I take up the metaphor of the ruin because it has resonance within literary, visual and material histories. It can serve as a reminder of rot and decay, or point to regenerative potential through disintegration. A return to earth. Tim Edensor, in his keynote address at a recent conference, Big Ruins, at the University of Manchester, argued that any building or urban setting fallen into disrepair could be called a ruin, whilst heavily restored and maintained monuments, such as Rome’s Coliseum, could not. By this logic the agent of ruin might be interpreted as neglect, whereas Florence Hetzler has identified ‘ruin time’ as the principle cause of ruin, which also serves to unify. She has defined ruins as ‘the disjunctive product of the intrusion of nature upon the human-made without the loss of the unity of the original structure’. In line with this, each ruin has a maturation time or a cycle of maturation times.

The ruin and its related schools of thought crept onto my radar at the exact point when I was grappling, like so many of us, with the temporal and cultural boundaries that restrict a deeper understanding of historical objects, texts or monuments. It was impossible for me to specialise and acquire the many languages necessary to discuss the Alhambra across its many lives and afterlives. However, having time to contemplate and delve further into different periods opened up a space to consider recurring themes and problems, such as the politics of reception, the dynamics of difference, and the irreducibility of style and corresponding cultural identities. Allowing different periods of production to sit together allowed their seemingly disparate elements to cross-pollinate, and the more difficult or seemingly incommensurate corners of history to emerge. I was thus able to focus on the objects that caused the most problems when I was trying to pull together my thesis into a coherent whole, and, more importantly, consider which categories or lack thereof rendered them so problematic.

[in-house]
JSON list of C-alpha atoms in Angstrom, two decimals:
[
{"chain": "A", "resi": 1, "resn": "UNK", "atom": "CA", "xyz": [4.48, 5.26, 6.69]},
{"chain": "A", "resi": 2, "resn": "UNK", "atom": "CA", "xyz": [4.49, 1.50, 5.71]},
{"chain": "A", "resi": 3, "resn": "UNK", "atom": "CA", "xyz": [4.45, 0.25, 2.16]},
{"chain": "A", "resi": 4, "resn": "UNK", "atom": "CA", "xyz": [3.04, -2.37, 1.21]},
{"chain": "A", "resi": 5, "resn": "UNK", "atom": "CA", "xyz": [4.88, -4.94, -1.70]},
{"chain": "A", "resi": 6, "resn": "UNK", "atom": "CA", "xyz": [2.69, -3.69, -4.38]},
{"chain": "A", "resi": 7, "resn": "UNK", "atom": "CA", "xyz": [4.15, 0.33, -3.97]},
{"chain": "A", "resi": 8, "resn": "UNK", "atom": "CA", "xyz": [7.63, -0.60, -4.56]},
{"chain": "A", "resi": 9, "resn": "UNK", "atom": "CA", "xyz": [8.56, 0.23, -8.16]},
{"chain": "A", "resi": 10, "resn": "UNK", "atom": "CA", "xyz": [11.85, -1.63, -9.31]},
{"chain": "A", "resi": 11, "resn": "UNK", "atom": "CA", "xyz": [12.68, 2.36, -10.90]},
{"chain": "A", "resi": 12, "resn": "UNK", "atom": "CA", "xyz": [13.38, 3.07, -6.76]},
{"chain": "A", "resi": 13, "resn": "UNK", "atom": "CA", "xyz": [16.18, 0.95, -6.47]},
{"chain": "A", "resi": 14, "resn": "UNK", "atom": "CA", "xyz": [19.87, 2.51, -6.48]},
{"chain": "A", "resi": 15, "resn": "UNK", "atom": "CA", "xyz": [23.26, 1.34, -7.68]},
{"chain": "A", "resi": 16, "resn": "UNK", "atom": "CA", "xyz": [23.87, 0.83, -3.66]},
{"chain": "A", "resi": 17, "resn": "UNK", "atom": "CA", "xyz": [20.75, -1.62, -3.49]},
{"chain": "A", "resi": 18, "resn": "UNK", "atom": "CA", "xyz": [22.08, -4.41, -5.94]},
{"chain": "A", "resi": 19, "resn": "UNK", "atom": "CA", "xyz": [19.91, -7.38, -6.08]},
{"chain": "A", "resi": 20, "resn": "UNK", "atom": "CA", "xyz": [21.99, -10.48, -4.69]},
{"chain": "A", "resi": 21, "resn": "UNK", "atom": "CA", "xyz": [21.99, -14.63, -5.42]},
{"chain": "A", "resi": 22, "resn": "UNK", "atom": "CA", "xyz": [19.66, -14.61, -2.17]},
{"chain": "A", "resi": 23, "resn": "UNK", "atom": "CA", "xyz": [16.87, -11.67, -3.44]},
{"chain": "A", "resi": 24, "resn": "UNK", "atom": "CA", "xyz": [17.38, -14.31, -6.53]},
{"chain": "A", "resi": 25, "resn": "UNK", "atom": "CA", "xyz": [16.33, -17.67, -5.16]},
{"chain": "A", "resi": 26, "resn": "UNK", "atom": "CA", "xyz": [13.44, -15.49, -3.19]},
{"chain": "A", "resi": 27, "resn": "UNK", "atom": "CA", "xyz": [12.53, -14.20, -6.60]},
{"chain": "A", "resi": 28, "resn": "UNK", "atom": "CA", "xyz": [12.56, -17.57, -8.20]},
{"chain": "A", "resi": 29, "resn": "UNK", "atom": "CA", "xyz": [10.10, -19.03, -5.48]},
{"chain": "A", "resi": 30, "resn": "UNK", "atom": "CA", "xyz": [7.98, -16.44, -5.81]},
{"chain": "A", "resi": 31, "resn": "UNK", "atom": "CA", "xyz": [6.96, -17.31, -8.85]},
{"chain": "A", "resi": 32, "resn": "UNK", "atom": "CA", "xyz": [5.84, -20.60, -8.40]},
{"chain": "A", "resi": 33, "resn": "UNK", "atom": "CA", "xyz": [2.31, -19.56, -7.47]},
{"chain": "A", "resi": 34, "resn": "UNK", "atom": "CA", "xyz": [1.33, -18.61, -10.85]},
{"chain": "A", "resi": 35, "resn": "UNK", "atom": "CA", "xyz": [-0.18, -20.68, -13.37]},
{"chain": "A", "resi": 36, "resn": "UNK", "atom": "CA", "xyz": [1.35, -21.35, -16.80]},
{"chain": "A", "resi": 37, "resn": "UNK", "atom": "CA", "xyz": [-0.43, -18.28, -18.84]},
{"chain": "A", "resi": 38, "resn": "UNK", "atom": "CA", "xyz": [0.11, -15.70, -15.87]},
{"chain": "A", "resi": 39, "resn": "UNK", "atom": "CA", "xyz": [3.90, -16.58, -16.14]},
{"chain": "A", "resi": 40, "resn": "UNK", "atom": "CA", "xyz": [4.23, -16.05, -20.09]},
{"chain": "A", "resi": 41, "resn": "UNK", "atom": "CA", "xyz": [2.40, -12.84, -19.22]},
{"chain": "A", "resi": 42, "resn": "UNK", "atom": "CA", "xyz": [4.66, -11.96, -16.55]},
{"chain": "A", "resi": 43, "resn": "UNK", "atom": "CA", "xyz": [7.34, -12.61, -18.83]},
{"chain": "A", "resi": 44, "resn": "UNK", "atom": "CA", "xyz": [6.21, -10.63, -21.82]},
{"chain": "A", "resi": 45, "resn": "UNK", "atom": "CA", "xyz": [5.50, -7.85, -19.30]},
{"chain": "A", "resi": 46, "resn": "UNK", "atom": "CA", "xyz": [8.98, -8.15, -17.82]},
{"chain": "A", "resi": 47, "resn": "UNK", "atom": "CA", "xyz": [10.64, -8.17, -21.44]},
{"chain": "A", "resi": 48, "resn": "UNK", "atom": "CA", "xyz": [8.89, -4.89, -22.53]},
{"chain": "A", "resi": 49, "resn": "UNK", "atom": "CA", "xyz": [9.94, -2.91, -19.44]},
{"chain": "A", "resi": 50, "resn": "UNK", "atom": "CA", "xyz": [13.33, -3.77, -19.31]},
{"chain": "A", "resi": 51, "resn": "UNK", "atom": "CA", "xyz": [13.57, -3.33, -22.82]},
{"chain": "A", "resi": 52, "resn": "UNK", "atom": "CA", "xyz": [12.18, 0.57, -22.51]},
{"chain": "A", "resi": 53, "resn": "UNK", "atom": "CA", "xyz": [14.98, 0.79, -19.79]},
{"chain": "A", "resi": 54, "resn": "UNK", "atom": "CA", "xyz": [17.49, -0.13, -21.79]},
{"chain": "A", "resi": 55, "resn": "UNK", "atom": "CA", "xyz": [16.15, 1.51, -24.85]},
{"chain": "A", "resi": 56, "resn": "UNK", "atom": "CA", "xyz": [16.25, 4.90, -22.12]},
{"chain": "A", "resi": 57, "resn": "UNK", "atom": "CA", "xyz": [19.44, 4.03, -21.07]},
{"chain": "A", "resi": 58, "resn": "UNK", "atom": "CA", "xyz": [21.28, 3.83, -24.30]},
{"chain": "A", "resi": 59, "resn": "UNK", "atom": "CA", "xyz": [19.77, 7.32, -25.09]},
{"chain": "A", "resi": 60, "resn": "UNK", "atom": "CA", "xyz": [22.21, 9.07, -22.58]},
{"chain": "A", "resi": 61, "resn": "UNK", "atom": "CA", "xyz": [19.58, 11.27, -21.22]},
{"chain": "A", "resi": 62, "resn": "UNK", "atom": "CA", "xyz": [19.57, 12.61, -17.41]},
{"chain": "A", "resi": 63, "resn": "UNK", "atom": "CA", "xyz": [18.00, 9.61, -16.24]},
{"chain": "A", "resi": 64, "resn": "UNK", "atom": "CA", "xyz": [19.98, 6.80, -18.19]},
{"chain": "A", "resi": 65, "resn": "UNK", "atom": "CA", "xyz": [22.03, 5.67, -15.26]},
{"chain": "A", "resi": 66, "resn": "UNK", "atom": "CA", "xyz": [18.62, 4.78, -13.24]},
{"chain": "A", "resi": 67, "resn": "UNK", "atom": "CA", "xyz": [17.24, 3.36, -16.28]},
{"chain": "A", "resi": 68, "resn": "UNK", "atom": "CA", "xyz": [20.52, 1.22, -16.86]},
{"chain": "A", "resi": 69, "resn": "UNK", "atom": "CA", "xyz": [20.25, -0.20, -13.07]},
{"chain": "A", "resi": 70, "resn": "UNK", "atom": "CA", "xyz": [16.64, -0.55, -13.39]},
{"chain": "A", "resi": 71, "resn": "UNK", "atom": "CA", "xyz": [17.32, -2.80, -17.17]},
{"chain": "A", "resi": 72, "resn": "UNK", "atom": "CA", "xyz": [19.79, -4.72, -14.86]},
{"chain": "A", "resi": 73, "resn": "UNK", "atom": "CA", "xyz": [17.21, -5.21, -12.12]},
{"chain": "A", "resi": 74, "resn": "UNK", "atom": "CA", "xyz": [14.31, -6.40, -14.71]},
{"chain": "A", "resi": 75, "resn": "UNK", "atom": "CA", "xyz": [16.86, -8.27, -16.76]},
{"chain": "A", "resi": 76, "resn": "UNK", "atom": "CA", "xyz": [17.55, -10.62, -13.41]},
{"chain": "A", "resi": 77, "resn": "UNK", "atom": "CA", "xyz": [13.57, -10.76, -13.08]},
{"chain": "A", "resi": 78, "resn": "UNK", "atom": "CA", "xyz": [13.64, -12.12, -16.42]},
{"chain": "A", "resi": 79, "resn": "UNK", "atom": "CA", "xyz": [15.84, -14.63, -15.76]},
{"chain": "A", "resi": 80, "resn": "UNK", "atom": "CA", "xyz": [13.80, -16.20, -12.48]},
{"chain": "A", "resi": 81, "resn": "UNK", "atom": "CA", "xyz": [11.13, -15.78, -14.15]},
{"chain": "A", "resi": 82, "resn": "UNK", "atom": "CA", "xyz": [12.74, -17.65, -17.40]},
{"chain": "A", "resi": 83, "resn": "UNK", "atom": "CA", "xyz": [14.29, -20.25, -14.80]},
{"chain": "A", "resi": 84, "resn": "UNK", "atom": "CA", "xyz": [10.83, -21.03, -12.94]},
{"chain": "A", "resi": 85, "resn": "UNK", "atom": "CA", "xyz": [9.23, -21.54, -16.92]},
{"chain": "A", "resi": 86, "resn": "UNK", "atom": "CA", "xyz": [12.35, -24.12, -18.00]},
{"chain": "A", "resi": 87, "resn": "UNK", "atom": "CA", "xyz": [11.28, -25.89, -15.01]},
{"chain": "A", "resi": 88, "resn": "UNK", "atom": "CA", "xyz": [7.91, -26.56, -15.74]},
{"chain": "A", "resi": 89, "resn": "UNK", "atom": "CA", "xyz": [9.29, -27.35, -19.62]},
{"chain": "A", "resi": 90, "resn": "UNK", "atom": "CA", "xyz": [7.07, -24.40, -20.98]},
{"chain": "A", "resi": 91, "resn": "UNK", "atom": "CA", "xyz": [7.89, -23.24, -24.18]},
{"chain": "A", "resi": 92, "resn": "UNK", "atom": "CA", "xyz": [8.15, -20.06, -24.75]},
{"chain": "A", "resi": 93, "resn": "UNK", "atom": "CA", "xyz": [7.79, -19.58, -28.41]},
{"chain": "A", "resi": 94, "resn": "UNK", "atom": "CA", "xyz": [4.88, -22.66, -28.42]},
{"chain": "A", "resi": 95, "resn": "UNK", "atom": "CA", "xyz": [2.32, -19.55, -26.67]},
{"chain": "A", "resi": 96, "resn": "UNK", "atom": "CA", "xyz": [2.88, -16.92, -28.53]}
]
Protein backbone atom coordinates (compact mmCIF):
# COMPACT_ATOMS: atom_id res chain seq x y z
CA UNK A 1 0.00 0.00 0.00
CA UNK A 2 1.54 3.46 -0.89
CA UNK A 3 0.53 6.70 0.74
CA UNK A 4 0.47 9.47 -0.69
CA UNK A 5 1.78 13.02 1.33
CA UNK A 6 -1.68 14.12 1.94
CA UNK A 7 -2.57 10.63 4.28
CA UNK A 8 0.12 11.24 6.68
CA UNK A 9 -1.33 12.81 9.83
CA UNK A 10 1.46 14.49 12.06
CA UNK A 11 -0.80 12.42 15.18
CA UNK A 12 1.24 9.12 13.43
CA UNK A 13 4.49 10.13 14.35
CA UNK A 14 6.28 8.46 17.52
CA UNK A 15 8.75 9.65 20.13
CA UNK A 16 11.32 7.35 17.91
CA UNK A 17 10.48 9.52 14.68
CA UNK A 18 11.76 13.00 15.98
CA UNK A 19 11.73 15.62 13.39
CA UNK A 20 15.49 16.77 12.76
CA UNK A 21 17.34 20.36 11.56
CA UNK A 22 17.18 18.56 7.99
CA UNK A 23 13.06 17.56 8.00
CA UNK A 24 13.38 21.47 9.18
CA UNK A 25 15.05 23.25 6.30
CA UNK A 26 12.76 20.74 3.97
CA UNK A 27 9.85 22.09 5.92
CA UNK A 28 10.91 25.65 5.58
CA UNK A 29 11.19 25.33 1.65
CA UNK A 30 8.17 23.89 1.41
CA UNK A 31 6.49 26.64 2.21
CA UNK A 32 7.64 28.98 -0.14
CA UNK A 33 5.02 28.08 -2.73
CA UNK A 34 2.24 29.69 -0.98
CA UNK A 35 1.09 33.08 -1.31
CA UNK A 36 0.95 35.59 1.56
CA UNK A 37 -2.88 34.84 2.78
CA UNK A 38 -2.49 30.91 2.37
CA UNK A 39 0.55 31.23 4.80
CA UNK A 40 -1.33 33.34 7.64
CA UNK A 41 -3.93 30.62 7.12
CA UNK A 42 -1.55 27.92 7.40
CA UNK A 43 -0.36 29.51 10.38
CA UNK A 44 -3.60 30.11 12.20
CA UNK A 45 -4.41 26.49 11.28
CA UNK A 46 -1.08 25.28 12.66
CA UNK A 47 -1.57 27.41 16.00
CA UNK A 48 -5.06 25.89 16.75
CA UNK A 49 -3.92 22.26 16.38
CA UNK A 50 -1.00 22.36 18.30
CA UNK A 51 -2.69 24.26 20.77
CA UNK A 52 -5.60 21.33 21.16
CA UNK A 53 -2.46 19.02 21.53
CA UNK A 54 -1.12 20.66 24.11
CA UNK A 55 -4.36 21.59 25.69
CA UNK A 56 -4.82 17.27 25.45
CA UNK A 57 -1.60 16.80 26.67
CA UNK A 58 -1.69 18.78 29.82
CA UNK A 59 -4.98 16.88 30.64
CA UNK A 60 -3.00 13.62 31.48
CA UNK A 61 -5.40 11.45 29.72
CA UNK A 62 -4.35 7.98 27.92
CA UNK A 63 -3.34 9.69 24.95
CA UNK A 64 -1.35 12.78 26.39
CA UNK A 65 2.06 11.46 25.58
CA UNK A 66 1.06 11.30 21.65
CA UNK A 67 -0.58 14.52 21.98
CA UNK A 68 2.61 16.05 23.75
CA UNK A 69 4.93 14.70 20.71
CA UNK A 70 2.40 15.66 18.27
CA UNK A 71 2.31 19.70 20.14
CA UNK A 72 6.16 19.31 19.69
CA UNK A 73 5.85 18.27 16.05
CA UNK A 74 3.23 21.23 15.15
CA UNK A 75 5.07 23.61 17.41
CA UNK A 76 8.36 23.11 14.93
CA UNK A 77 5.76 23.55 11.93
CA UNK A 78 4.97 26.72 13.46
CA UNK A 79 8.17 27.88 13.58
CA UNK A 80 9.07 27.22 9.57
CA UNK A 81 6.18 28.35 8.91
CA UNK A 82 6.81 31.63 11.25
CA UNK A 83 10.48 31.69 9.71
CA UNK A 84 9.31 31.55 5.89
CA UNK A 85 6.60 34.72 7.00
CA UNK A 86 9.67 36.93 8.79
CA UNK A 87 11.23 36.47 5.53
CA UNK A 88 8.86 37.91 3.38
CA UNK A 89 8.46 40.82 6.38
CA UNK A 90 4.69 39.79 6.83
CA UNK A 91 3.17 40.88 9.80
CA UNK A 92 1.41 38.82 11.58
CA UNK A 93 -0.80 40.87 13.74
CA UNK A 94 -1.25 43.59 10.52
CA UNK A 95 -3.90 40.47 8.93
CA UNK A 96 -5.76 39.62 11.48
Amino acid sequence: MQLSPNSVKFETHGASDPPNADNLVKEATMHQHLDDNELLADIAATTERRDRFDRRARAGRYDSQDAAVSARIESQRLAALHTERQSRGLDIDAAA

To give one example, the secret life of a large marble chimneypiece that occupies an upper room of the Palace of Charles V on the Alhambra grounds, provided me with a fascinating opportunity to discuss both the politics of style in post-conquest Granada, and restoration agendas in the early 20th century. While I don’t have time to explain this case study in any detail here, it reveals the transformation of a commissioned Italian Renaissance fireplace into an altar for use in royal chapel that had formerly been converted from a Nasrid council chamber following the Catholic monarch’s conquest of the Alhambra in 1492. Its integration into the Islamic decorative programme was only discovered and reversed in the 1930s, and its unusual history attests to a crisis of stylistic identity at two distinctive points in history. Taking a cue from Alexander Nagel and Christopher Wood, I have argued that this might be seen as an example of ‘citation’ through the reuse of art objects, what they describe as ‘the transfer of parcels of coded meaning from one text to another’. While this began as a footnote in my thesis, developing this case study allowed me to isolate and refine my interest in style and its reception across cultures and power identities.